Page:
When I, as the RE Chair, have even lifted up the possibility of NOT having children’s programming it was as if I was asking the church to kill itself.  People literally gasped. But I continue to ask the question why are we doing this because without a solid, communal response to that question, we will continue to do what we have always done because we have always done it and done it that way.  And I find that to be a poor and unimaginative response for a liberal religious community to give.


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8 Responses to Burying Sunday School: a sleep-deprived RE Chair goes ape sh*t

  1. Masasa says:

    Full warning: I am also posting in the middle of the night. It is 3am and I am up late finishing an RE registration mailing that should have been sent out at least a few weeks ago, but that didn’t go out because I was in over my head trying to finish the leftover spring project of finding teachers…10 of which I still haven’t found and that I am not sure I will find. Meanwhile, the upcoming teacher training is weighing heavily on me, and I still have curricula I need to finish writing.

    Sunday School isn’t the only way to provide RE, I agree. Right now my kids are in a Spirit Play class that they love and from which they receive so much. They get something out of attending service, when they do that, too. But something really transformative occurs weekly in Spirit Play for them and for us as a family. It’s not something they get in even the best-designed worship. I really believe that this experience will be formative in their lives, and I would do anything to ensure my future kids will also have that opportunity.

    That said…

    Having been a professional religious educator for a decade now, and having received a great deal of training in my vocation, I am eager and ready for a conversation about other forms of religious education, aside from Sunday School. I may do this work for a living, but I am worn out too. I am tired of having my success in the minds of congregants being tied to the number of kids I can get registered in this 1950s institution called “Sunday School,” and how many I can get to show up week-after-week when I am working against their sense of being overscheduled, their parents’ joint custody arrangements, the unwillingness of many families to make church a priority, the children’s resistance to “classrooms,” and multiple weekend sports. And heck, even that is something I don’t have control over because ultimately, this ministry belongs to the congregation…they ultimately shape it and they make it, even with my professional partnership in this work. I’m tired of feeling like I am a disappointment because I can’t raise the dead. Not to mention that I am tired of spending all spring and summer begging people to invest in the kids through Sunday School, only to receive every excuse in the book. Hey, if folks don’t want this, then by all means, let’s do something else…something we can all feel better about.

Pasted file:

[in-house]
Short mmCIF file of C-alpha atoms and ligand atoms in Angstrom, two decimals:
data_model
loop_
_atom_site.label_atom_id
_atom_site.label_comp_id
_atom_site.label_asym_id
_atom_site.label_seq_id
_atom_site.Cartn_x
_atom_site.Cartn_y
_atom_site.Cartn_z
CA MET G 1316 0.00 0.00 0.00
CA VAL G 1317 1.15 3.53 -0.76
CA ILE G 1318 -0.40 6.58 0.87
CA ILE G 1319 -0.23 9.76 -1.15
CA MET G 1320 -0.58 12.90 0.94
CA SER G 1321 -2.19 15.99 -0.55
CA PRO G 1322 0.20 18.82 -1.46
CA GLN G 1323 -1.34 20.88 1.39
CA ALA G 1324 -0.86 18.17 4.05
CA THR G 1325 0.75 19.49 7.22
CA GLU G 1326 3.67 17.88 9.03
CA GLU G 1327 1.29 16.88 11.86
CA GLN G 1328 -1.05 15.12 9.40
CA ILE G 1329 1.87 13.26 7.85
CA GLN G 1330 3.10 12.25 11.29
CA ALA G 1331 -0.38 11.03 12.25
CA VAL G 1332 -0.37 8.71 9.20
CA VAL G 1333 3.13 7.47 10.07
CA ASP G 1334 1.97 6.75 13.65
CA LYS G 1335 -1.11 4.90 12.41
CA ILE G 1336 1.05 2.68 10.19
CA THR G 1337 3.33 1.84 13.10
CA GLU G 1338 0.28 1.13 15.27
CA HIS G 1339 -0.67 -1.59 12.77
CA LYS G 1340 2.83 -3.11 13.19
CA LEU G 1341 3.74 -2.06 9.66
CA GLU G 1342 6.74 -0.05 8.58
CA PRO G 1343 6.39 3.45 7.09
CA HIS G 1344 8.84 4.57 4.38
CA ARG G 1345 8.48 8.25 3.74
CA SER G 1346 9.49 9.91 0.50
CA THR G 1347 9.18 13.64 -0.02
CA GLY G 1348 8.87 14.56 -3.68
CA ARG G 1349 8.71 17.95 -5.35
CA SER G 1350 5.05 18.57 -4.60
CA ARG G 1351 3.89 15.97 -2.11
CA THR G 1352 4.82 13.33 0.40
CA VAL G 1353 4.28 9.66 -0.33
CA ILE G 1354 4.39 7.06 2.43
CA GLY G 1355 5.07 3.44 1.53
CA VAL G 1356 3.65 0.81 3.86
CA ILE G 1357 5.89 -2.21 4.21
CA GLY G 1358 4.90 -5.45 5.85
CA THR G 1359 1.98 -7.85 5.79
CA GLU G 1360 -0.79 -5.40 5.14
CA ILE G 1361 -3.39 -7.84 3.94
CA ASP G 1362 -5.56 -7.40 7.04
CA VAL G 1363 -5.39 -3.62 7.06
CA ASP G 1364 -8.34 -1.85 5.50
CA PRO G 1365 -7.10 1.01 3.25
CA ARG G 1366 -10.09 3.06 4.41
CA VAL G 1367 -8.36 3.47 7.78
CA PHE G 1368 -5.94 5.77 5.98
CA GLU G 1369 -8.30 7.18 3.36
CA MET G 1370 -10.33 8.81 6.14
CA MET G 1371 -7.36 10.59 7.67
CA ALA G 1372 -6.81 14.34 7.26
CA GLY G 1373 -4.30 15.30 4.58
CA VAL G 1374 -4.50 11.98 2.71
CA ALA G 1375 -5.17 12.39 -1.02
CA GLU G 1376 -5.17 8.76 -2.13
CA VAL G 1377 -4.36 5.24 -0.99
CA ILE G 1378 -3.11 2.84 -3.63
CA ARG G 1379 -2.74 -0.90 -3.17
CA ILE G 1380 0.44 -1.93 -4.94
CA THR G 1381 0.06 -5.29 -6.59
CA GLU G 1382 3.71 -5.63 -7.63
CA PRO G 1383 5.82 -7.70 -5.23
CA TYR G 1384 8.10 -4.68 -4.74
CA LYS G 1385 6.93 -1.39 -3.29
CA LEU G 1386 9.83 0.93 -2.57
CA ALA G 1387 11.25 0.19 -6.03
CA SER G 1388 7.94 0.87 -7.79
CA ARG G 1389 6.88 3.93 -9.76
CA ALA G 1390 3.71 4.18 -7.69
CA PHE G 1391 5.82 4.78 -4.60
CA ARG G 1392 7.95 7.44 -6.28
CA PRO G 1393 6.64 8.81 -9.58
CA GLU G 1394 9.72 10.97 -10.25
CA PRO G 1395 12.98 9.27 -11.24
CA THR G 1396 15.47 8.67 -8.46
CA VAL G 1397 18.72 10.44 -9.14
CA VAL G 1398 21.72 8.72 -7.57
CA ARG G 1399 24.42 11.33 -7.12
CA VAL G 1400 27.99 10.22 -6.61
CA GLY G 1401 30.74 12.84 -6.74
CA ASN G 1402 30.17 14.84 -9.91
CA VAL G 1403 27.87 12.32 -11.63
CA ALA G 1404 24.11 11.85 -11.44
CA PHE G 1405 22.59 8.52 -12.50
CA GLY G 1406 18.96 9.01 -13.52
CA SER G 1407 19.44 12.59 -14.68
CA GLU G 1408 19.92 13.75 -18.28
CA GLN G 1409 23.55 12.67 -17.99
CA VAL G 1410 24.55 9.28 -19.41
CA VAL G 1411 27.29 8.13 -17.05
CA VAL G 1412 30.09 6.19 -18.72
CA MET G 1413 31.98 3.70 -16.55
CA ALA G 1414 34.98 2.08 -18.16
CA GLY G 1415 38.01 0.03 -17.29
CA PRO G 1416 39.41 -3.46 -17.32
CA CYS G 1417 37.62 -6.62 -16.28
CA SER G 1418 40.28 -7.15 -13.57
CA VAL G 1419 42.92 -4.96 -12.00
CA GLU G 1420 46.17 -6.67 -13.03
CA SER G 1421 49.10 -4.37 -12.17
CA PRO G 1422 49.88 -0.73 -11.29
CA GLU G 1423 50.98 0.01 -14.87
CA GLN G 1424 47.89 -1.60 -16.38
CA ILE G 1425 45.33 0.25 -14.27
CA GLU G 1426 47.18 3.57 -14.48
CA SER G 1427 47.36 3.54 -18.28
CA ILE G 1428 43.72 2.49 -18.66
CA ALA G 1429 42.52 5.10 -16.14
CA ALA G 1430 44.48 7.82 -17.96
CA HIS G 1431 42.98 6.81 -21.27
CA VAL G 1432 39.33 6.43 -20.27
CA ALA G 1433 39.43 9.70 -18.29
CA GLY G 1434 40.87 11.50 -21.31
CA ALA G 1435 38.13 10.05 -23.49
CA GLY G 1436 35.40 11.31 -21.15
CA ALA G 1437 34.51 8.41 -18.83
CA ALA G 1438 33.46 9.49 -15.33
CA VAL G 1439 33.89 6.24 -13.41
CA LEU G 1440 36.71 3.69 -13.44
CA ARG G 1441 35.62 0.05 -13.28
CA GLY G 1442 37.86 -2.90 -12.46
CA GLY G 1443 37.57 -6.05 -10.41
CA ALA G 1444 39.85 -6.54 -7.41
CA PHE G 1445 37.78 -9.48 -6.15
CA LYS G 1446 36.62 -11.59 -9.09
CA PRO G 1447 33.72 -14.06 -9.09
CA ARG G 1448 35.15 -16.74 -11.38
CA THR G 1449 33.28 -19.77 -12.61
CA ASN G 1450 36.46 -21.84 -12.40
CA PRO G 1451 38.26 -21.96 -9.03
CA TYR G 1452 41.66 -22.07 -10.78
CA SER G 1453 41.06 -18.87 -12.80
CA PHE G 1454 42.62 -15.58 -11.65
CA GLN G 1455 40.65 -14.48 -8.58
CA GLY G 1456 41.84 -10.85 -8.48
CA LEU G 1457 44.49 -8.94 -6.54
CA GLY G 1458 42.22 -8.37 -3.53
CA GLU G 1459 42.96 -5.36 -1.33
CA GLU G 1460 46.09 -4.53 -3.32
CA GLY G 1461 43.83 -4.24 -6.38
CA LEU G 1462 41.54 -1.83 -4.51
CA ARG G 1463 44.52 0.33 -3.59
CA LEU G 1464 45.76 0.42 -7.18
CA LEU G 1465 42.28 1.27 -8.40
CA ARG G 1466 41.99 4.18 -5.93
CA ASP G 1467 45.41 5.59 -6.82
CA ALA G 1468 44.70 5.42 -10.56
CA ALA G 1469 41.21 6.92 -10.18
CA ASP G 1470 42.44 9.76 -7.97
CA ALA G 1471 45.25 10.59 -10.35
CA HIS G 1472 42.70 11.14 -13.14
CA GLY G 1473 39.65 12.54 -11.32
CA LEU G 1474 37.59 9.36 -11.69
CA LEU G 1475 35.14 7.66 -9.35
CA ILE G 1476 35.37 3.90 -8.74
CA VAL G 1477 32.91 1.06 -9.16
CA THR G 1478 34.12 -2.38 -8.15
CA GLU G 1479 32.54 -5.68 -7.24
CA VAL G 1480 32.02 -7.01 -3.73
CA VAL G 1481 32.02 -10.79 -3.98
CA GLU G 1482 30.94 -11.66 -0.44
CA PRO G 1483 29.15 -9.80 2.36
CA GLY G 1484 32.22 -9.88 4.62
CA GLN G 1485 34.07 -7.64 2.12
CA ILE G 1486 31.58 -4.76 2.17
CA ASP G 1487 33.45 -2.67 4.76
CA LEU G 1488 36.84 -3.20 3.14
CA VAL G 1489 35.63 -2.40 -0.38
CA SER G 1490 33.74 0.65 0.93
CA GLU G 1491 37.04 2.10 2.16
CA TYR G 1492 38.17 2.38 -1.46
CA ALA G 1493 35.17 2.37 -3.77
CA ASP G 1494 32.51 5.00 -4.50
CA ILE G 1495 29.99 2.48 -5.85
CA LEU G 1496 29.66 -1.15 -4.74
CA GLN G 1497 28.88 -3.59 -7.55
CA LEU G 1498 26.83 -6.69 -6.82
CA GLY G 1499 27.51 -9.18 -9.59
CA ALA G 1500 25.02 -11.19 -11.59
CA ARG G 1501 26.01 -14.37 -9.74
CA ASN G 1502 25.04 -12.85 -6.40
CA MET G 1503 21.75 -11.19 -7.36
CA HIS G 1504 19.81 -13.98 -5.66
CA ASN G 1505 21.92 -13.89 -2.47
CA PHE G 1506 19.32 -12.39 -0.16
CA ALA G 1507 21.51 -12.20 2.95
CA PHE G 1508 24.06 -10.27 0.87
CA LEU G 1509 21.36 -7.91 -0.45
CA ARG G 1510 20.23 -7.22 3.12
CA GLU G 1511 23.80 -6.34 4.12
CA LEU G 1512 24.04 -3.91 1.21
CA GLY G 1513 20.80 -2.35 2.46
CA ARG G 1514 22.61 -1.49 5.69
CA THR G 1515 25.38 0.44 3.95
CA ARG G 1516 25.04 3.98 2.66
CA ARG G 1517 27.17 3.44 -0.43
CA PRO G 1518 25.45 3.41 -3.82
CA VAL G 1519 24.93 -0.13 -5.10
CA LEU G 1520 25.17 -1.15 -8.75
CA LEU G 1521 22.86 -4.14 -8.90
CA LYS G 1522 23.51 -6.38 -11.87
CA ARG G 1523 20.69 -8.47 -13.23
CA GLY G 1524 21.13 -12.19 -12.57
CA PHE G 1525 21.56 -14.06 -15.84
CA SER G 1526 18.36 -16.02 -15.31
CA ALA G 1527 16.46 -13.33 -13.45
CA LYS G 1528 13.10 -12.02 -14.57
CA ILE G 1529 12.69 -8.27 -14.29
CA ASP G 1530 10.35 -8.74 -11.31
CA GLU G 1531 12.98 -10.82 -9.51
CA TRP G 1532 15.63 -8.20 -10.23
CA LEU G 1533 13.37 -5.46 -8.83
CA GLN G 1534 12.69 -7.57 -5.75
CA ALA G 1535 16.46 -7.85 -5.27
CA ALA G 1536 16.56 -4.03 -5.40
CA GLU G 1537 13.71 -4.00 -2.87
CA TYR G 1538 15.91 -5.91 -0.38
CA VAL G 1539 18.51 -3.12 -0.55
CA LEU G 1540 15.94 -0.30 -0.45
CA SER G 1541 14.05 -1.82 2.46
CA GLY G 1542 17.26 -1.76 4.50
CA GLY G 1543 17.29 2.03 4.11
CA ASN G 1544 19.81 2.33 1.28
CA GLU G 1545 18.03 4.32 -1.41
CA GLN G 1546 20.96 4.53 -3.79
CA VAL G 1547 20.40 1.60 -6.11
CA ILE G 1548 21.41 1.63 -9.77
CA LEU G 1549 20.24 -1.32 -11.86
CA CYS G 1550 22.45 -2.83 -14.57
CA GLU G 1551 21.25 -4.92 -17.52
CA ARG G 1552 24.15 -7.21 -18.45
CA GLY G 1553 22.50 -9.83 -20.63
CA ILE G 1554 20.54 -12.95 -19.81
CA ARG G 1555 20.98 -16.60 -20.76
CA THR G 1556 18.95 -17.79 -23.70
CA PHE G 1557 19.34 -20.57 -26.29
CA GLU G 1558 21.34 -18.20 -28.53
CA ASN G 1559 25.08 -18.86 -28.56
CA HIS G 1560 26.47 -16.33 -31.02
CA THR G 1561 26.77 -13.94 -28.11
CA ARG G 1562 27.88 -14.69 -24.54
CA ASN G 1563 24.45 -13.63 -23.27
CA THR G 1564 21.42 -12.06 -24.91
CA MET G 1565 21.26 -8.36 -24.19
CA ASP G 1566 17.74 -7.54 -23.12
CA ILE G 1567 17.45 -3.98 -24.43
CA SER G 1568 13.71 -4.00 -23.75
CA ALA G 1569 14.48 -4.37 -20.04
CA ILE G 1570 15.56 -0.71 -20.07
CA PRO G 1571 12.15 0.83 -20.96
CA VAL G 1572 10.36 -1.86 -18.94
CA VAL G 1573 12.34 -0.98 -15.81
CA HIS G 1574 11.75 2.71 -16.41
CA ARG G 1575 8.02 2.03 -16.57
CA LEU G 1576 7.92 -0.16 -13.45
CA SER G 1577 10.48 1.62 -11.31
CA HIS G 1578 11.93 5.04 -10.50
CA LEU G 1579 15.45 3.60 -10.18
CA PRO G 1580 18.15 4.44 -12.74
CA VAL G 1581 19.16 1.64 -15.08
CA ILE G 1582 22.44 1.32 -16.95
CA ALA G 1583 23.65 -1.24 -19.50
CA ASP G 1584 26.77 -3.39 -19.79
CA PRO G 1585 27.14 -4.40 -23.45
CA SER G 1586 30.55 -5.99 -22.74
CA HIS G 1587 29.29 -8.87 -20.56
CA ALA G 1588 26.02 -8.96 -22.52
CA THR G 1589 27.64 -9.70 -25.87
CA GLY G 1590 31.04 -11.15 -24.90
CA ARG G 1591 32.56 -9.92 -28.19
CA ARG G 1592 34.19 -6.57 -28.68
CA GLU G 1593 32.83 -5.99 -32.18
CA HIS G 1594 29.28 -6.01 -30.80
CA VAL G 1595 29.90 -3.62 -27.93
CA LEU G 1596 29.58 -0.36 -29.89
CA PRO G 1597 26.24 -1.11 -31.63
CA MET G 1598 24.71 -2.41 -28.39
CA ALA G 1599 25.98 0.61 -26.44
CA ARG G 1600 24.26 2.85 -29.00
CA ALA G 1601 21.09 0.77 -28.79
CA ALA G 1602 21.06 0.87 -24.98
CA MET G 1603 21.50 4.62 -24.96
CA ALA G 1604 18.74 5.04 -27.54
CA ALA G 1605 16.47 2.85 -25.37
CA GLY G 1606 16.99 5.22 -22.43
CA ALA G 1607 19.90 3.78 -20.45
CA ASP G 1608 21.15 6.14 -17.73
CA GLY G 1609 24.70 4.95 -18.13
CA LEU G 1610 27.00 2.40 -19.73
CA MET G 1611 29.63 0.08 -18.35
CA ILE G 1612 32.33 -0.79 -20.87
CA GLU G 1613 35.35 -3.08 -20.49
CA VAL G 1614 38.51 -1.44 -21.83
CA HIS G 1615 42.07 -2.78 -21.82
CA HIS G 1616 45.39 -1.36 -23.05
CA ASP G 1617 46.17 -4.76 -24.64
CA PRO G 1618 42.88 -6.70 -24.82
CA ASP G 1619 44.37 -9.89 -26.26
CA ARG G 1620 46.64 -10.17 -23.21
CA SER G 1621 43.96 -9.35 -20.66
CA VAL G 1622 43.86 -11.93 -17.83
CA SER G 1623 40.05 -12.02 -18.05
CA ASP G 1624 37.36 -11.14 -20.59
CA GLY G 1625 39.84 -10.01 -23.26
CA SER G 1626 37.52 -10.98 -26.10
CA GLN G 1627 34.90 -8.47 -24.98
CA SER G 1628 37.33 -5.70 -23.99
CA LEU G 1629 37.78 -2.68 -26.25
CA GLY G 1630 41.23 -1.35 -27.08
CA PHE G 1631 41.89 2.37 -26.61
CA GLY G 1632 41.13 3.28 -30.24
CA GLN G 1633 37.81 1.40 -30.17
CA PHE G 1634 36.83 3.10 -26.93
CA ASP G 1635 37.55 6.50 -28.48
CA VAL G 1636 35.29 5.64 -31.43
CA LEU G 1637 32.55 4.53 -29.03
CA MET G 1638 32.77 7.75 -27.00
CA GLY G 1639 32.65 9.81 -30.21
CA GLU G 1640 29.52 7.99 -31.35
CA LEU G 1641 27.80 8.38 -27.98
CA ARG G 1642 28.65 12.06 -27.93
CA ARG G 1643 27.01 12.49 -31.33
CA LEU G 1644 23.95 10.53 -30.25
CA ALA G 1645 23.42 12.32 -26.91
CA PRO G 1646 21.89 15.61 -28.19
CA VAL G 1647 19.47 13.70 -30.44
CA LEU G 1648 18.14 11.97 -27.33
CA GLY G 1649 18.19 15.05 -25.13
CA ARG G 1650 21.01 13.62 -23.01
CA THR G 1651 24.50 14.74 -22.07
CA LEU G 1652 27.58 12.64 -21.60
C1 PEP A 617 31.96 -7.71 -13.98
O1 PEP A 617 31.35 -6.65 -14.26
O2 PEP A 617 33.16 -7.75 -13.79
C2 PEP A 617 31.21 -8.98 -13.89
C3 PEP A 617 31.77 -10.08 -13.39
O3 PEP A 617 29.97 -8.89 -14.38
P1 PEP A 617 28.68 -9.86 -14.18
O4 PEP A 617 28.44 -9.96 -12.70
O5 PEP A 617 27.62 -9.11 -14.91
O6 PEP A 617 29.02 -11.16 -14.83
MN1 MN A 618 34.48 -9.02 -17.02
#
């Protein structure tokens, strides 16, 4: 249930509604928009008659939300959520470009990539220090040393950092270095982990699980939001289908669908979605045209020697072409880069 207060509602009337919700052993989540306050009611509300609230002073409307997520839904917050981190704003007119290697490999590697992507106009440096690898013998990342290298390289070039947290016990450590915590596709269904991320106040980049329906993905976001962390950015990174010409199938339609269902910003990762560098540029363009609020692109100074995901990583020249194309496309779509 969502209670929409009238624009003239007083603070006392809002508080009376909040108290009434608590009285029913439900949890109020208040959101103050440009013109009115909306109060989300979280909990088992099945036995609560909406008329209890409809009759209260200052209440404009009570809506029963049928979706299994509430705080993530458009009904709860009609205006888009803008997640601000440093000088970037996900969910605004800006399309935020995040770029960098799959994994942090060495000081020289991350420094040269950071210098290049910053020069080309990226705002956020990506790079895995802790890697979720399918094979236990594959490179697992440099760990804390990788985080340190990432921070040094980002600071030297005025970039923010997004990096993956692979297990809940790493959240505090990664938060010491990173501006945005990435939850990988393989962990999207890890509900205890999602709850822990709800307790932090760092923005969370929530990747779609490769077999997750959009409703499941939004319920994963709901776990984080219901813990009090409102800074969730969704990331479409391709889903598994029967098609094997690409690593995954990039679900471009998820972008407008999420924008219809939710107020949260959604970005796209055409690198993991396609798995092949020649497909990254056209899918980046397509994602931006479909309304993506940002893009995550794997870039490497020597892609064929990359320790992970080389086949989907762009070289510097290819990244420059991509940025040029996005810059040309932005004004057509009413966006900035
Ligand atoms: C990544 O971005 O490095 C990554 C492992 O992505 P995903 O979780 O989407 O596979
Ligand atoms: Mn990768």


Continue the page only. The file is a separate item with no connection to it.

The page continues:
I am a believer in religious education, but I don’t have my vision tied to a Sunday School model (other than my belief in the transformative power of well-done Spirit Play, at least for young kidos).

    So I read posts like this: http://tandik.wordpress.com/2010/04/06/soccer-is-killing-sunday-school-long-live-soccer/, and I am right there with you saying, let’s figure out what nourishes our children’s souls and go there. Let’s have a big enough imagination so our kids can have that. And yeah, let’s teach them about [fill in the blank], but first let’s figure out where the teachable moments are.


  2. nagoonberry says:

    I love everything about this conversation. The frankness of the original post. The love evident in the comments. The space for disagreement.


  3. Dan says:

    No “smacking of smugness” on my part; I certainly didn’t perceive any smugness in the conversation (frustration, yes; passion, yes; smugness, no). I wanted to lay out what I see to be the philosophical differences that are preventing the conversation from going forward — and what I was trying to get at might actually help you move forward with what’s going on in your congregation.

    If, for example, you’re serious about wanting to do away with children’s programming, you might want to look into some books on unschooling. By learning something about the rationale for the unschooling movement, you might find it easier to explain to people how your congregation could do away with Sunday school, while still supporting families with children, and while still providing a meaningful experience for kids.

    When I’m trying to get innovative ideas through the usual church politics, I usually find it’s helpful to emphasize the positive aspects of my new plan. Talking negatively about the current state of affairs without providing a positive alternative always gets me in trouble. Thus I wish that those who want to do away with Sunday school would stop saying they want to do away with Sunday school — framing it that way just annoys people who have worked hard to make Sunday school effective. Instead, why not say something positive like, “Hey, I think unschooling is the perfect way for us to do religious education! Here’s what we could try….”